The Food Ethics Lecture series continued on Monday, November 14, with a lecture and seminar with Caroline Smith DeWaal, Director of the Food Safety Program for The Center for Science in the Public Interest. The afternoon lecture, entitled “The Food Safety Modernization Act: Creating a Level Playing Field that Promotes Ethics in the Industry,” presented the context and content of the FDA Food Safety Modernization Act, signed into law in January 2011. Antiquated laws have led to a crisis in confidence in the safety of the nation’s food supply. Large outbreaks linked to cantaloupes, eggs, and peanut butter have caused consumers and Congress to question the effectiveness of the food safety program run by the Food and Drug Administration. The new law gives FDA greater authority to require and oversee industry-run food safety control programs. Bringing light to the particular series of political compromises that led to the passing of the law, DeWaal raised some pertinent questions for audience discussion: Will the new law provide enough new protections to restore consumer confidence? Can companies be trusted to improve the safety of the food supply?

The debate on whether we can trust industry to improve food safety continued in the Food Ethics evening seminar “Is the Fox Guarding the Hen House? The theory behind new food safety system.” Seminar attendees participated in a dynamic discussion of the pros and cons of industry self-regulation and key elements of government oversight. Differences in existing government programs, particularly those between the FDA and USDA, were highlighted. While making industry systematically responsible for assessing the safety of food, particularly food imports, may seem to be beneficial for consumers, the sole reliance upon an industry motivated by profit without any government oversight raises important ethical questions regarding the role of both government and industry in society. DeWaal stressed the need for the government to hold accountable industry individuals responsible for outbreaks. Furthermore, we need to set in place initiatives which increase the traceability of pathogens in food sources and thereby allow the FDA to get to the site of production faster. DeWaal recognized particularly the limitations of the bill regarding the inspection of facilities, especially in current economically difficult times. A more comprehensive approach to food safety, while necessary for consumers, is as present not economically viable.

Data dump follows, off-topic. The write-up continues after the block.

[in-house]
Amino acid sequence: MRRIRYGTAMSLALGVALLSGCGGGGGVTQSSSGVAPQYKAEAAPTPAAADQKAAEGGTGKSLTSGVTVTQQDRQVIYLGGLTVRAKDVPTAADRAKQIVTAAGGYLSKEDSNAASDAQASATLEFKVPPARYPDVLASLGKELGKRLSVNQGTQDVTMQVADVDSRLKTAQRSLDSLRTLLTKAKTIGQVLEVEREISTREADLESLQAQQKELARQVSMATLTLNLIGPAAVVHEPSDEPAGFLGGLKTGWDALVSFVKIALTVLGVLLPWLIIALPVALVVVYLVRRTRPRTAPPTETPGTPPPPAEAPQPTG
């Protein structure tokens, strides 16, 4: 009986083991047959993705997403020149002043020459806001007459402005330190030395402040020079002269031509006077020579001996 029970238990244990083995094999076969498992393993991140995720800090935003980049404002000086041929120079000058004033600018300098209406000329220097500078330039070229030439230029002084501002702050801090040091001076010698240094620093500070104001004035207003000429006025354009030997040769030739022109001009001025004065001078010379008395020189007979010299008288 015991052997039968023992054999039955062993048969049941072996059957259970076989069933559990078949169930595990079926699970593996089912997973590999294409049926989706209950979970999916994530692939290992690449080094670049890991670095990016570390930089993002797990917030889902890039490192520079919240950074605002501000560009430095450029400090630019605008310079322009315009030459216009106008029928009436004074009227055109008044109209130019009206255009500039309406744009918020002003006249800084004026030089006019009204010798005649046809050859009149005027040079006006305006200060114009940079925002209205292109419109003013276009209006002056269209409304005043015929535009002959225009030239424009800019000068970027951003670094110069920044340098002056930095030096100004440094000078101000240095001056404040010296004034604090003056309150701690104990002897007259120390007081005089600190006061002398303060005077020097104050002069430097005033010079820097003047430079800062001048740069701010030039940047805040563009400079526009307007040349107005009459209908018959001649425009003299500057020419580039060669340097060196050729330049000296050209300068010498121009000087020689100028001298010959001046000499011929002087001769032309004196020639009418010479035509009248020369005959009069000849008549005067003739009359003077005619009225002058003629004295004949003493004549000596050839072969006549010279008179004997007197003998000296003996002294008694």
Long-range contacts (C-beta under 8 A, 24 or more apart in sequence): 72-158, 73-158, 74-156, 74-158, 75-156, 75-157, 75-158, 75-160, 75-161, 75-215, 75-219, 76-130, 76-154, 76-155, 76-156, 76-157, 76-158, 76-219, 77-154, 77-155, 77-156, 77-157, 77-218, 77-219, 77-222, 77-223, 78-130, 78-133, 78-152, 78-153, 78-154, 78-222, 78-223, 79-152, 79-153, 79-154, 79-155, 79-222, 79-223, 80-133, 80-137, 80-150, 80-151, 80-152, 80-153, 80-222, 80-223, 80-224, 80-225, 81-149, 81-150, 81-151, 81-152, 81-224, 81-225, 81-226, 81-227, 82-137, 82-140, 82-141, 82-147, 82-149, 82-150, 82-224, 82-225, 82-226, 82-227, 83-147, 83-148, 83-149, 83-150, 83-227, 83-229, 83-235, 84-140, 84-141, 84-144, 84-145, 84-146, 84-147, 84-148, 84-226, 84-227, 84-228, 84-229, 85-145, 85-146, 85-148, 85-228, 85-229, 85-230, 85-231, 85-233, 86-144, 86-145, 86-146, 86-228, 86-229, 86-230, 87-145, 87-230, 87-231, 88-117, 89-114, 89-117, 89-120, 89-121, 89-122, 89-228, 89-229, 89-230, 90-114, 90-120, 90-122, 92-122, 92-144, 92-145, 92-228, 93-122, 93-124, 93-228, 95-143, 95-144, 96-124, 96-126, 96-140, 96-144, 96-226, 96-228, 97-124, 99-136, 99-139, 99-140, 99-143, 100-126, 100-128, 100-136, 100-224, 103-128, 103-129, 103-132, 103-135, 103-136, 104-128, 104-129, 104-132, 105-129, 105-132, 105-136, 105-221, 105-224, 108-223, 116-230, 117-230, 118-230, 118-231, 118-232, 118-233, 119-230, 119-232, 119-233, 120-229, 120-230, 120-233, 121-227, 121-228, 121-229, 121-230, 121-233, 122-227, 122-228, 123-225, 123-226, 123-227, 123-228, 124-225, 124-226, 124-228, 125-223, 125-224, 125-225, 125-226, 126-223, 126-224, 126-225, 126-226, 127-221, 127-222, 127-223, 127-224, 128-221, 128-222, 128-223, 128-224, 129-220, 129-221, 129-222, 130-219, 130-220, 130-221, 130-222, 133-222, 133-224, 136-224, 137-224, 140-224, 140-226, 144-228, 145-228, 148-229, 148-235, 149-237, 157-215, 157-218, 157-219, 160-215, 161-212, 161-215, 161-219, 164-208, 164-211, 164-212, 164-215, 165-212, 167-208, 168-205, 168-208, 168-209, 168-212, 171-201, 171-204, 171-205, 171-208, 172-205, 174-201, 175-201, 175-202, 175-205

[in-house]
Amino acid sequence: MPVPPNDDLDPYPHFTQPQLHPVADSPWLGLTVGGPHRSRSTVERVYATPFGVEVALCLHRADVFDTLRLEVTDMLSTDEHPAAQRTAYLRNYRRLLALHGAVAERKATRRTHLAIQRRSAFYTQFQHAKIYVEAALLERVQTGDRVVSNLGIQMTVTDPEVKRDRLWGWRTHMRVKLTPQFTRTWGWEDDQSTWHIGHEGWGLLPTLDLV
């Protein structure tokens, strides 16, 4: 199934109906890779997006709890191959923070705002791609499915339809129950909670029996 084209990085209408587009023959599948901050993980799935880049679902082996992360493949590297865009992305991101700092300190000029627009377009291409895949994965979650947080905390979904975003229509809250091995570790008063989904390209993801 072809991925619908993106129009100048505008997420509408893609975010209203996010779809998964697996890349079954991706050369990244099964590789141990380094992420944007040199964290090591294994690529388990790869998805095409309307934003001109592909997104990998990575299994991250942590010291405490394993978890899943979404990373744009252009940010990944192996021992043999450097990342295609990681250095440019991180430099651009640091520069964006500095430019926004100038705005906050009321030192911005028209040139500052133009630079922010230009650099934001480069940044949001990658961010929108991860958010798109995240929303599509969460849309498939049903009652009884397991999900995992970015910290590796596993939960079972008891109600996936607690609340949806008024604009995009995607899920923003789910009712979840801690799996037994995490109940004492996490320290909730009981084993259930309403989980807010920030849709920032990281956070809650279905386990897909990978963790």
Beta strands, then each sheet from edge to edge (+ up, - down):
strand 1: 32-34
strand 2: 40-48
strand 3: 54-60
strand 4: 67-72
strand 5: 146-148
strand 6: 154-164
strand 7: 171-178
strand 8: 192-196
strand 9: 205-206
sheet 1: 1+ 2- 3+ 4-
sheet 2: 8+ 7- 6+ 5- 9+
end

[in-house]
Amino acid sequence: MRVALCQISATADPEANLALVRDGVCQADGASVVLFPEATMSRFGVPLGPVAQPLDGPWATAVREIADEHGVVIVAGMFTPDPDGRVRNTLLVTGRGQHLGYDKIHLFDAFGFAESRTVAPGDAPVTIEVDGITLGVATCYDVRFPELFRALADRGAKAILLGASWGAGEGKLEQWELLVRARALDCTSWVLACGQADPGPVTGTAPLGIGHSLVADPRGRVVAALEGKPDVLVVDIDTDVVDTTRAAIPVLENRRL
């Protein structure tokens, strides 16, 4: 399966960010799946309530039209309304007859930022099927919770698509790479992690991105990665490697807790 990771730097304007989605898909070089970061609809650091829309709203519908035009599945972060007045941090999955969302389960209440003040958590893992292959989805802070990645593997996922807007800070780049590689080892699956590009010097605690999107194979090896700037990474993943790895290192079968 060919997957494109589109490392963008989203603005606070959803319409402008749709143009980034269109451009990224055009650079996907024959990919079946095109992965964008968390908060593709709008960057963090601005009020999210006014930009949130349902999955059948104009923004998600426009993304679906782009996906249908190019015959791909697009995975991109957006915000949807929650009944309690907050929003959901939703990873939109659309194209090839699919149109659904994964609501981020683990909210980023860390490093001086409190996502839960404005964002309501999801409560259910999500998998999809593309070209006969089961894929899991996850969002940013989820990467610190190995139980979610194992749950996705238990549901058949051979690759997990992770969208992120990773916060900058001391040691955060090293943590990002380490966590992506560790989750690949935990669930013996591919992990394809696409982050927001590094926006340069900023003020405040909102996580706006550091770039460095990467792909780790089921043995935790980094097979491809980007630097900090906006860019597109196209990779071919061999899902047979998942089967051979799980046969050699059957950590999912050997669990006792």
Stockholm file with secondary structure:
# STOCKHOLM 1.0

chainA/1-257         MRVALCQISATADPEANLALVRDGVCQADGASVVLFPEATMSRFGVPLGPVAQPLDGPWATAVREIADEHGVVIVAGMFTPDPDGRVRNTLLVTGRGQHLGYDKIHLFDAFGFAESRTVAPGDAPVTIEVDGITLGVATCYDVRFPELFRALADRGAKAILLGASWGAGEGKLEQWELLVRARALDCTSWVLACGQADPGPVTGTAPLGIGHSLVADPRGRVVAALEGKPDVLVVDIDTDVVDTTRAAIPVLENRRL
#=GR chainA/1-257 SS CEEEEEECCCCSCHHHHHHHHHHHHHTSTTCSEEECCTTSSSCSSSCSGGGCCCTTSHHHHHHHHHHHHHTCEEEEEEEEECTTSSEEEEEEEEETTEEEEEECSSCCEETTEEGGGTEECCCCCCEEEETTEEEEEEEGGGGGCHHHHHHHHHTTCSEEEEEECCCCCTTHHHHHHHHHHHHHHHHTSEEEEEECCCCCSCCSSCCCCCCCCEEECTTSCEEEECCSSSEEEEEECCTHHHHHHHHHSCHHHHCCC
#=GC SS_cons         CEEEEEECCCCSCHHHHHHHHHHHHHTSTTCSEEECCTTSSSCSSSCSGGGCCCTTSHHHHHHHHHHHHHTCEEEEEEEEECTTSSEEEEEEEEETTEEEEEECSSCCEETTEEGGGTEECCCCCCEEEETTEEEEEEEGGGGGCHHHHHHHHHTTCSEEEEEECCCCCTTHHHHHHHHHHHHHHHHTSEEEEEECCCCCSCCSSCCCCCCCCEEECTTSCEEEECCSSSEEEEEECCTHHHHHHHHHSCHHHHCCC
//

To view the lecture online, visit mediasite.

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